Pro: David Rudnick

Do not be alarmed. That unfamiliar sensation you are currently experiencing, the lancing arc of retina-searing joy blistering down your neural pathways, is entirely expected. The News has planned for this. It has focus-grouped for this. It has spent many consulting, digesting, sleeping, refreshing and then re-consulting demographics, typographics and heiroglyphics. And the answers have come.

So great was the effort, so consumate the skill with which the operation was conducted, that not one inch of the past remains. What you are reading today is entirely new. Though 34 percent of test subjects may think nothing has changed, everything has changed. No longer will reading the paper for over thirty minutes cause your eyes to bleed, or the buccal cavity in infant subjects to detach. Yale’s daily paper no longer contravenes any of the articles of the Geneva Convention. Thanks to mathematical formulas previously unknown, we can now confirm that no one item of news is too large to fit inside the finite space of this newspaper.

This paper has been redesigned.

A sophisticated system of optical feedback combined with pressure sensors on all pages indicates that you are currently reading this sentence. That means this article is performing at near-optimum efficiency for 97.4 percent of near-optimum subjects. To reward you for your participation in this operation, the News has composed the following typographic formula, recorded as providing sensations of mild pleasure and satisfaction in a percentage of human viewers so high that the obverse is statistically negligible.

Con: Alice Buttrick

As a race, we are enamored of the art of remakng. We renovate, reinterpret, reframe and we redesign — we think that somehow our representations will grant us a new narrative and consequently new life. To some extent they do. Few things are more seductive than the allure of aesthetic salvation, the promise in a fresh coat of paint or new school clothes. However, in locating that potential, one must also appreciate the ethical questions which accompany all exercises of power. One cannot help but be wary of the second-chance make over, the conspiratorial possibilities of ‘re’design.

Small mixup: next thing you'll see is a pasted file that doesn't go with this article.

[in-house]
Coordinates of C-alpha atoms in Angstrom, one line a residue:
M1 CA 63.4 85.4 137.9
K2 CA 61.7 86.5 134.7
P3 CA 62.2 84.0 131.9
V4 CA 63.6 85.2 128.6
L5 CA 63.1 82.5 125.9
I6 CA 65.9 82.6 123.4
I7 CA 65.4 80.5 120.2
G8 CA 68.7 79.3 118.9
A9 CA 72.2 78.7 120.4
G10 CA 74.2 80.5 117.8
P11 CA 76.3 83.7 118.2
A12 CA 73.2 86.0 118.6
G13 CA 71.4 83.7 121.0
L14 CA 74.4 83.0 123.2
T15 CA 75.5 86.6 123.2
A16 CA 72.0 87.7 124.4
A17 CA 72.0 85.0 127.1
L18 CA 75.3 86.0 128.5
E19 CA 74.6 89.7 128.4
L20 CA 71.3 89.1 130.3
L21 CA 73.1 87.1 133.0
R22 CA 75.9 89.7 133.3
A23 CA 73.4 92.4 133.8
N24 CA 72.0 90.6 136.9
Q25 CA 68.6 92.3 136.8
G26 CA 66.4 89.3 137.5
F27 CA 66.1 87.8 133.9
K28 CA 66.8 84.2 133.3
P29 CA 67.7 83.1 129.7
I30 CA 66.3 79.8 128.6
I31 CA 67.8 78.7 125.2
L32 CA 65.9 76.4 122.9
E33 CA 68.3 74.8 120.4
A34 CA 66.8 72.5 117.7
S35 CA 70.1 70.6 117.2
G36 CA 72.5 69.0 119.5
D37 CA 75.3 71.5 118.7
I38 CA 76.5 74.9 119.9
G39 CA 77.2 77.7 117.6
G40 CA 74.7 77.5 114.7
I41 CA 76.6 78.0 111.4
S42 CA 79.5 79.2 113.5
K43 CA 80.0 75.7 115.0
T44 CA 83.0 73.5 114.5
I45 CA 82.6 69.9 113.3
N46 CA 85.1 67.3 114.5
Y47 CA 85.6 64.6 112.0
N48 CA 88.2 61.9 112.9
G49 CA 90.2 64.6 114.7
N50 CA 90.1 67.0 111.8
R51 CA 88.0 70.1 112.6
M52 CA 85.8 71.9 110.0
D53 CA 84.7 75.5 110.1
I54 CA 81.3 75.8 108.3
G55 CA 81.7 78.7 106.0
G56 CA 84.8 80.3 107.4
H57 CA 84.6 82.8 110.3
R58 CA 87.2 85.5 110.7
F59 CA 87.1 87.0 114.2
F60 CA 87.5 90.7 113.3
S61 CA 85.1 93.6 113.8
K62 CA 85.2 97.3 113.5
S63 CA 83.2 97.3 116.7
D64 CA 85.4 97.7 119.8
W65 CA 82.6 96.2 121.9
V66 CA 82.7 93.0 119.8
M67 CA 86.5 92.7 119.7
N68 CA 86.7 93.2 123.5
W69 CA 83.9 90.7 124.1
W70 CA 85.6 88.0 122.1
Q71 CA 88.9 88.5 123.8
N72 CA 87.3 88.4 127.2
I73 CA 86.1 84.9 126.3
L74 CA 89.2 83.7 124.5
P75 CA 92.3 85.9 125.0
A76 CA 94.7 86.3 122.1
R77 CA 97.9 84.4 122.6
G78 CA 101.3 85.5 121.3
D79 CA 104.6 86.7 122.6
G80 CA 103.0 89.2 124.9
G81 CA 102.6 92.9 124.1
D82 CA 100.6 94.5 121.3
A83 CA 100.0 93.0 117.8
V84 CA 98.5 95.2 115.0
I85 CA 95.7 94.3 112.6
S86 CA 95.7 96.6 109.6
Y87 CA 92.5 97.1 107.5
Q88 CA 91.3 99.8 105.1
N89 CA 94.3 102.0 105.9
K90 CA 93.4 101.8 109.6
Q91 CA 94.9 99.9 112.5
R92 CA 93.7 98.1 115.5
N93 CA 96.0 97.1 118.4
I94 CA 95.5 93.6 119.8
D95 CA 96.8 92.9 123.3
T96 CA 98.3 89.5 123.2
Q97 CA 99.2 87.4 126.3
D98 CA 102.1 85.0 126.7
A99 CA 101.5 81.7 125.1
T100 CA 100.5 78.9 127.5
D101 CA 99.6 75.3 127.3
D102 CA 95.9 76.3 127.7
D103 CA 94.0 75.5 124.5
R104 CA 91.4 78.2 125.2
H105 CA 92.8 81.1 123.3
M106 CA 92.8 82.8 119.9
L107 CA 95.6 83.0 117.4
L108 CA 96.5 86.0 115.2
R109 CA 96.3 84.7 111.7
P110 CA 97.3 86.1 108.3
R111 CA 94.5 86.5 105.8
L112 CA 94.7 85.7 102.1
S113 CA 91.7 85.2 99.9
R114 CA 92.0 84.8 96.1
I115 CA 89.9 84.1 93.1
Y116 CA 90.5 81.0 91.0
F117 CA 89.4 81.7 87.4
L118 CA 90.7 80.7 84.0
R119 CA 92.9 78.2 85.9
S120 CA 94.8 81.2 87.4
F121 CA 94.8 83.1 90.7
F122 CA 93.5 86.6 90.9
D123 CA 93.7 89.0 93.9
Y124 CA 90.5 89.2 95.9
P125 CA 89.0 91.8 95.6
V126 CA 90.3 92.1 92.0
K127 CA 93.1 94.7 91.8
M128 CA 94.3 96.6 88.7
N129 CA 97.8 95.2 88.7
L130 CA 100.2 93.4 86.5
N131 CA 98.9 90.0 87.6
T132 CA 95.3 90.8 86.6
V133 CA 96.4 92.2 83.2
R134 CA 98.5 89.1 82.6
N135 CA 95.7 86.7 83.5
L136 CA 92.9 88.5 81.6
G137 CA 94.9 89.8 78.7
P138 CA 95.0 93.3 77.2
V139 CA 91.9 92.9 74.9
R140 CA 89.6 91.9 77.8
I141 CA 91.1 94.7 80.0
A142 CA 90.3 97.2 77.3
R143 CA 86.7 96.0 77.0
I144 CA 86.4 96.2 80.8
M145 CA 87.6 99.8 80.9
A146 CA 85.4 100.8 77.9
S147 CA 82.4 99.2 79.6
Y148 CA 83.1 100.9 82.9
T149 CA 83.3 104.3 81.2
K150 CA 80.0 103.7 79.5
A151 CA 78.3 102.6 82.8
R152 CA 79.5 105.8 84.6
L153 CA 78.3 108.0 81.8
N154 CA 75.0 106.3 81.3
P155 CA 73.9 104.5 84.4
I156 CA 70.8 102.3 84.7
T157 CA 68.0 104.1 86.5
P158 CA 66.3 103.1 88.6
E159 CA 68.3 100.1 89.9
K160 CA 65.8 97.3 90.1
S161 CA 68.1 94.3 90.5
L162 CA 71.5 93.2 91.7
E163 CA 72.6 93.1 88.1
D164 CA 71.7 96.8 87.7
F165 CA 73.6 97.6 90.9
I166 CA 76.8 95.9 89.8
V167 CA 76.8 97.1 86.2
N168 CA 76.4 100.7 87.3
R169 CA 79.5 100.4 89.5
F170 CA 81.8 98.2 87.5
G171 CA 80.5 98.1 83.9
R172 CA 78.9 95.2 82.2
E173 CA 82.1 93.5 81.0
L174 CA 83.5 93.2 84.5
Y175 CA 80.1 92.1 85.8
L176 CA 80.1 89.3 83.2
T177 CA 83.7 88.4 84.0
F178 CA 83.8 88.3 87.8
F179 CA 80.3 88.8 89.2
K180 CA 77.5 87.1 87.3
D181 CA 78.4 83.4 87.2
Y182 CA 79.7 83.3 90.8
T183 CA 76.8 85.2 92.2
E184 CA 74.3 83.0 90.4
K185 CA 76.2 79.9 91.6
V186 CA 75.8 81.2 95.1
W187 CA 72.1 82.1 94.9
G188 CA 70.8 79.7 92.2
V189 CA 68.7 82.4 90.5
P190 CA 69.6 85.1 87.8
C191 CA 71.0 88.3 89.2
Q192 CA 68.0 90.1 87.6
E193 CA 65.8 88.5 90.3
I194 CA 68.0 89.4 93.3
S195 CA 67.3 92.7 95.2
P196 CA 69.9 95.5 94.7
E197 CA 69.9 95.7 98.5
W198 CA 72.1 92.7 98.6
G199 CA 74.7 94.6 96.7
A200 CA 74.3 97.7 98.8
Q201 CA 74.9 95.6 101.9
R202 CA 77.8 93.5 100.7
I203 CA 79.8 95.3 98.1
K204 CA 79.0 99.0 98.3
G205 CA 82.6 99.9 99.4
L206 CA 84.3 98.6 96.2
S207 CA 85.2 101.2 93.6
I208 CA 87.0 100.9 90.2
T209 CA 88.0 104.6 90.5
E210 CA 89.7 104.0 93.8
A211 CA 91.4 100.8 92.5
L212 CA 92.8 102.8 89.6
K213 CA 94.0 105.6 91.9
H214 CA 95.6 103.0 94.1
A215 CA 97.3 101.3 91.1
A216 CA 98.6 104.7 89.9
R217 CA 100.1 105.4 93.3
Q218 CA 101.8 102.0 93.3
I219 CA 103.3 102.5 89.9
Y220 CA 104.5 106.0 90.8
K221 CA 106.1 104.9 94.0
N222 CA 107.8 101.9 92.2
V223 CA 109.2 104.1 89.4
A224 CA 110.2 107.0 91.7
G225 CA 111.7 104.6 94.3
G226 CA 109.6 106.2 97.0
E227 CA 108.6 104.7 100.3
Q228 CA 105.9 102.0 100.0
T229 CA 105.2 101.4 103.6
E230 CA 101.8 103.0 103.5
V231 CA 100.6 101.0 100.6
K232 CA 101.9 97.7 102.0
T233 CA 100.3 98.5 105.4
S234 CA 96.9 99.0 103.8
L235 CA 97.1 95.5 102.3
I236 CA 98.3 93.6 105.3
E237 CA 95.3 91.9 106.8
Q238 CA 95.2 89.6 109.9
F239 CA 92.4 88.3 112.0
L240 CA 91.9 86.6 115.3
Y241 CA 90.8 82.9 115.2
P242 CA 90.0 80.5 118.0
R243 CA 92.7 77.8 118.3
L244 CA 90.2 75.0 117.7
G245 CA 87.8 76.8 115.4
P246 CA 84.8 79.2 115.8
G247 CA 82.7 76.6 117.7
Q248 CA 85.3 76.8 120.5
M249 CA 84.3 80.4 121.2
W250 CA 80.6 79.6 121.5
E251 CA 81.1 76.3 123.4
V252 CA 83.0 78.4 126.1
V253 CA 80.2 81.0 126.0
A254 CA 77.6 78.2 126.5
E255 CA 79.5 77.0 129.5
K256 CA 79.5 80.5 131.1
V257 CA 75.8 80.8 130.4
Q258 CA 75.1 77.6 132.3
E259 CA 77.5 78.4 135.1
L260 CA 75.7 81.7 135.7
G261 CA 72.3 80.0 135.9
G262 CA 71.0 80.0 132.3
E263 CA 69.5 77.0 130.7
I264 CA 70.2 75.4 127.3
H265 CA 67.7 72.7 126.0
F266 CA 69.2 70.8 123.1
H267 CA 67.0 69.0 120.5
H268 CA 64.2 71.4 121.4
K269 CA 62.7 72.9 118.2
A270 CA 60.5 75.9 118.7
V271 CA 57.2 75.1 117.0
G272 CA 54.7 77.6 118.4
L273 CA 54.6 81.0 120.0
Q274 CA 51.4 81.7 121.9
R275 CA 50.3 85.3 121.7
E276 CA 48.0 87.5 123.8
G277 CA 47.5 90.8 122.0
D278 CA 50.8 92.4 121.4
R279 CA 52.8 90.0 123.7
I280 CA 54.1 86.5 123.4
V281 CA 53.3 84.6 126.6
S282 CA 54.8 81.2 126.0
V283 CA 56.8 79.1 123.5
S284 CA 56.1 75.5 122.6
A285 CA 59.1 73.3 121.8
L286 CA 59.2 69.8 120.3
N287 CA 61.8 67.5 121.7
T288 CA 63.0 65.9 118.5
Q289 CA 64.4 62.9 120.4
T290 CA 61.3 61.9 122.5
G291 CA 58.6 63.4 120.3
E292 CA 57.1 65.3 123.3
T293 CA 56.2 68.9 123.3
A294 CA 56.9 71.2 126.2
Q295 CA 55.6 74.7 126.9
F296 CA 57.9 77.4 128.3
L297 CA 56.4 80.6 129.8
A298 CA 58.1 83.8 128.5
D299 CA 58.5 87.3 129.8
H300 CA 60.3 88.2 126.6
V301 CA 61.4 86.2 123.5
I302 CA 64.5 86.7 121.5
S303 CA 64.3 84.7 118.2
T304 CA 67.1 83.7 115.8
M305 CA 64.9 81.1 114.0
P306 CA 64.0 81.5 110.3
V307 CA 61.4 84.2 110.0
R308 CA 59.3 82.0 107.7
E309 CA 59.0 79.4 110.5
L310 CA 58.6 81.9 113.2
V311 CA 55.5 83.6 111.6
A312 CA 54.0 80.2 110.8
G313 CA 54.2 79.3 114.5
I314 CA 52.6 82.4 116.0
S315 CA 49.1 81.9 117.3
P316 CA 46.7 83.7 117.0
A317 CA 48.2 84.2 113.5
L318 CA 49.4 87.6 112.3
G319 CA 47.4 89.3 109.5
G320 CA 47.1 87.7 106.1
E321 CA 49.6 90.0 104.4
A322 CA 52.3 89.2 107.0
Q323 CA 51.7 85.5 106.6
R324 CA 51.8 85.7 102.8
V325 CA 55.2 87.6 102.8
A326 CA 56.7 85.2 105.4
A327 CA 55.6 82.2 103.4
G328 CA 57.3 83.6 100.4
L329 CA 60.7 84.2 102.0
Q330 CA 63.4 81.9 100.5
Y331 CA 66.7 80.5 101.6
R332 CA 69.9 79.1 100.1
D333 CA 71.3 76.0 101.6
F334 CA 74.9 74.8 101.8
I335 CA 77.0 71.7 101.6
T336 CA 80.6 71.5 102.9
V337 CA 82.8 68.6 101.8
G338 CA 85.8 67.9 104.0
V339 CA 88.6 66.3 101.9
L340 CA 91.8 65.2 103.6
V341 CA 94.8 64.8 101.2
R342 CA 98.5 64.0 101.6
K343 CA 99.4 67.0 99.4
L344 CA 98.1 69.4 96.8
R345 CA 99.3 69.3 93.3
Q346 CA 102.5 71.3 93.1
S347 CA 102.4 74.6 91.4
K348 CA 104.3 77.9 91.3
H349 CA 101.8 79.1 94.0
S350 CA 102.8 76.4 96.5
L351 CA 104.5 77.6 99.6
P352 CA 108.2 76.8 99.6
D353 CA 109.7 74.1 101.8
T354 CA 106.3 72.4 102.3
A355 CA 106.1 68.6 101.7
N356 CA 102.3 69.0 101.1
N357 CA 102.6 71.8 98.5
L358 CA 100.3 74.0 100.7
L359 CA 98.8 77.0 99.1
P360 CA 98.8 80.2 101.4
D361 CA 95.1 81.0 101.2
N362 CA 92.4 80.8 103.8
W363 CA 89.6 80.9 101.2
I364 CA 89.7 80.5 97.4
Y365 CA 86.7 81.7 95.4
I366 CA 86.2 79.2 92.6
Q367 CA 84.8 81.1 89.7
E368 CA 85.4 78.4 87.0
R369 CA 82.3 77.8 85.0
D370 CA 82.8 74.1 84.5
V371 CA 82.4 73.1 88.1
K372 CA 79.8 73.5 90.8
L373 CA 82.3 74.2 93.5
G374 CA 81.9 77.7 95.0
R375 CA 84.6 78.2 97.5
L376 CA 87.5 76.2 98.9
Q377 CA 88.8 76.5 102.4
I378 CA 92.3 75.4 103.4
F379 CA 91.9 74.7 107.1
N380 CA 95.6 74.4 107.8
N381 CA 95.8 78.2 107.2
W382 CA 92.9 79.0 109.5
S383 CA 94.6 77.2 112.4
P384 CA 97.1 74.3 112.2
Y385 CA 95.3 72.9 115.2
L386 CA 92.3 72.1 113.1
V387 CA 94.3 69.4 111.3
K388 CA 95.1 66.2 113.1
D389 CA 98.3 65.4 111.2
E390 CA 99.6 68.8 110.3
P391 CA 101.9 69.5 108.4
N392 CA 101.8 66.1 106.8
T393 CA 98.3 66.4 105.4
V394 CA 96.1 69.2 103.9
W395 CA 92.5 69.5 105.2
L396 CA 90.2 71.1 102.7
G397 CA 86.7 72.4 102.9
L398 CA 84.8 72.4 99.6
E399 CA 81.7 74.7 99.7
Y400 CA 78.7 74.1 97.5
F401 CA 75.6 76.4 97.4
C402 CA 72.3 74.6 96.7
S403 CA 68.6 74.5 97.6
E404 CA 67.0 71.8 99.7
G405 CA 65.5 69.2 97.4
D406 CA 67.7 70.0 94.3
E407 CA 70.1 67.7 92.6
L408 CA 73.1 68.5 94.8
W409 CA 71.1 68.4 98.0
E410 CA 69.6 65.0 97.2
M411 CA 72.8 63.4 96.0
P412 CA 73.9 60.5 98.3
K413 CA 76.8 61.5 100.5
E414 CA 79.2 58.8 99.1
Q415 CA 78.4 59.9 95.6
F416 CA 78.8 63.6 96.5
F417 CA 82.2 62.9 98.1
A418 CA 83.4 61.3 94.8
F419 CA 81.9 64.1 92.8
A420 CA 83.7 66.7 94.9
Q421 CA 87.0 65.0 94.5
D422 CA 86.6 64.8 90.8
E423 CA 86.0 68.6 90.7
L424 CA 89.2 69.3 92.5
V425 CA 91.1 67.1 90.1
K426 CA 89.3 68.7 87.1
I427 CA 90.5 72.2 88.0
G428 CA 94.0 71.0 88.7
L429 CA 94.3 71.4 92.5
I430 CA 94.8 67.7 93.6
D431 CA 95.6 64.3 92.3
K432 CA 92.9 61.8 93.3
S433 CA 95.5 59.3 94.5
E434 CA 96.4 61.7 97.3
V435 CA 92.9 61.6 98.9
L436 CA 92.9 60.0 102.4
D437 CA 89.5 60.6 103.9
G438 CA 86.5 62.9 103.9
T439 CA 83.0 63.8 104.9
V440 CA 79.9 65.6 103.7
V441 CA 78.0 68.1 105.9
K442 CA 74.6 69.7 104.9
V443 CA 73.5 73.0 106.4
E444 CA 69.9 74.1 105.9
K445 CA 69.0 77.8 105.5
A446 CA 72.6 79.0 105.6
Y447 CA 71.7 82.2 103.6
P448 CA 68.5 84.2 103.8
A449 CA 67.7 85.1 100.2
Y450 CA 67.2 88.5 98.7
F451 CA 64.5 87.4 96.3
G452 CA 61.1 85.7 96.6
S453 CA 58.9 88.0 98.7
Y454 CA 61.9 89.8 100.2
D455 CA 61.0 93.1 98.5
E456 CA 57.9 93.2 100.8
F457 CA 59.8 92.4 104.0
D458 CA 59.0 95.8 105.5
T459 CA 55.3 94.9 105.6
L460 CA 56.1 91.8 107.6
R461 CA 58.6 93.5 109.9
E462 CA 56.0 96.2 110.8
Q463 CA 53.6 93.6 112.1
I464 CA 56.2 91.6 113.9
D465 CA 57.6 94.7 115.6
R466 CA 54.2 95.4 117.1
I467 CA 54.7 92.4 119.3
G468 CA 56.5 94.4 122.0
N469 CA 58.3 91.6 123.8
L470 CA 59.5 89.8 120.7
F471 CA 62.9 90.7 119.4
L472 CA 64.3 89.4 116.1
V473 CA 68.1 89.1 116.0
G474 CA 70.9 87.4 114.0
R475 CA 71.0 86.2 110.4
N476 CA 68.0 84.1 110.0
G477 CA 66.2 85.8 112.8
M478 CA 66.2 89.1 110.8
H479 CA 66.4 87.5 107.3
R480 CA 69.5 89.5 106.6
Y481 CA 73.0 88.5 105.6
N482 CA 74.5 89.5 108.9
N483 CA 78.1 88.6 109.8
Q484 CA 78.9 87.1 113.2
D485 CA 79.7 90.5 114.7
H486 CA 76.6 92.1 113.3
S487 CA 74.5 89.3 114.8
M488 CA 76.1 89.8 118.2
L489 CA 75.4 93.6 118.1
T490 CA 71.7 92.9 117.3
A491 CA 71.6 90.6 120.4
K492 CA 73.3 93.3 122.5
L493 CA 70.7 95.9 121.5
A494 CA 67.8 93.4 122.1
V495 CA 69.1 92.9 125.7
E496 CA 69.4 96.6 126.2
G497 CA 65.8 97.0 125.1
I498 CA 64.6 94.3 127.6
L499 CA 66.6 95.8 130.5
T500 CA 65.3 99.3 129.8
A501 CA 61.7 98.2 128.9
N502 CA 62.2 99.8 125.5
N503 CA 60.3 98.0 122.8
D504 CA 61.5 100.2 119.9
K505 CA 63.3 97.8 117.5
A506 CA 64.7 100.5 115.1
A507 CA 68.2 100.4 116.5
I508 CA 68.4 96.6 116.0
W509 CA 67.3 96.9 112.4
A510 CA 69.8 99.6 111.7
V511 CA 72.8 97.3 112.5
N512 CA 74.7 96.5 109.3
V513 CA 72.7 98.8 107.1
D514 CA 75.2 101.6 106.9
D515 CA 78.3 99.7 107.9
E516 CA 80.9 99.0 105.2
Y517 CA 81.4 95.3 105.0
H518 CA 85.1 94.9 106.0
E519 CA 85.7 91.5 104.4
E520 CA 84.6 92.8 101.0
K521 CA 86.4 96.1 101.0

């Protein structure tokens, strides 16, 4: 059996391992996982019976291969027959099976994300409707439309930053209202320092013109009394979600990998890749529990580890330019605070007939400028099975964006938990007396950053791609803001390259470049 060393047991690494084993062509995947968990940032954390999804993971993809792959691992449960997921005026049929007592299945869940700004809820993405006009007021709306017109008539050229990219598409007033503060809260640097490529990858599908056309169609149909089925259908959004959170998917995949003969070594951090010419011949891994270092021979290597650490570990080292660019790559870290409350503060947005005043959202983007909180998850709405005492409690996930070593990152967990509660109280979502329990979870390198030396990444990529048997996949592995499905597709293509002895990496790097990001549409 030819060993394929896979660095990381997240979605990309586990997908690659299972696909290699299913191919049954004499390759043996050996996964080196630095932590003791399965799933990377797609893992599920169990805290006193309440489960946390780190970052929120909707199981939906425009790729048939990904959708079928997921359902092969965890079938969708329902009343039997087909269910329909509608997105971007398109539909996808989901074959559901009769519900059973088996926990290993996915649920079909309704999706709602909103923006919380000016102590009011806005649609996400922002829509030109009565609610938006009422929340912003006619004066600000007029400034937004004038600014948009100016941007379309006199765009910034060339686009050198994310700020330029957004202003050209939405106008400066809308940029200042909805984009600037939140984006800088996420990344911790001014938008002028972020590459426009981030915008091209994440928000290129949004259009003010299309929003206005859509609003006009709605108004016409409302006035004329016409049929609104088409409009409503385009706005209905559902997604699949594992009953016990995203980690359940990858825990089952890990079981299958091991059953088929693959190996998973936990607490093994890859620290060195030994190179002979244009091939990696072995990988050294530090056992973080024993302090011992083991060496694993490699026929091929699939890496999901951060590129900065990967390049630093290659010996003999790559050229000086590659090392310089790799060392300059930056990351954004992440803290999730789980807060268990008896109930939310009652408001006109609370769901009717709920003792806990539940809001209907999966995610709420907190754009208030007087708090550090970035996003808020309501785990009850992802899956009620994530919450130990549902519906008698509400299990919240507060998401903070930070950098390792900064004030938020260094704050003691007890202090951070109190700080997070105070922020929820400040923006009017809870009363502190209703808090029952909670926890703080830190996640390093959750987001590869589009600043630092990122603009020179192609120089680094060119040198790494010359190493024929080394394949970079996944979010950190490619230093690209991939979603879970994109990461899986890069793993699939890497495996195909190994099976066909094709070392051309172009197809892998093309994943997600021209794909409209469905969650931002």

Firstly, re-presentation can point to a failure in aesthetic expression — in which case a new look is certainly valid. More seriously it may indicate a breaking-point in the initial concept. If content has not been similarly elevated, is it fair to say that appearances are powerful enough to distract us from more fundamental errors? Of course, I am not coming down against a more beautiful world. Facades should be as expressive as one has the capacity to make them, but the transformation should be holistic.

Graphic designers are always taught to make their design reflect its content — a rule not simply for the sake of coherence. A redesign which wanders too far from its message does a tangible disservice to the message itself. There is certainly such thing as a design which is ‘too good’ if only for the simple fact that it is dishonest.

Misleadingly attractive design amounts to the same false advertising as the first girl you found stuffing her bra — the image is a good one until the truth is uncovered: so much tissue paper and a flat chest.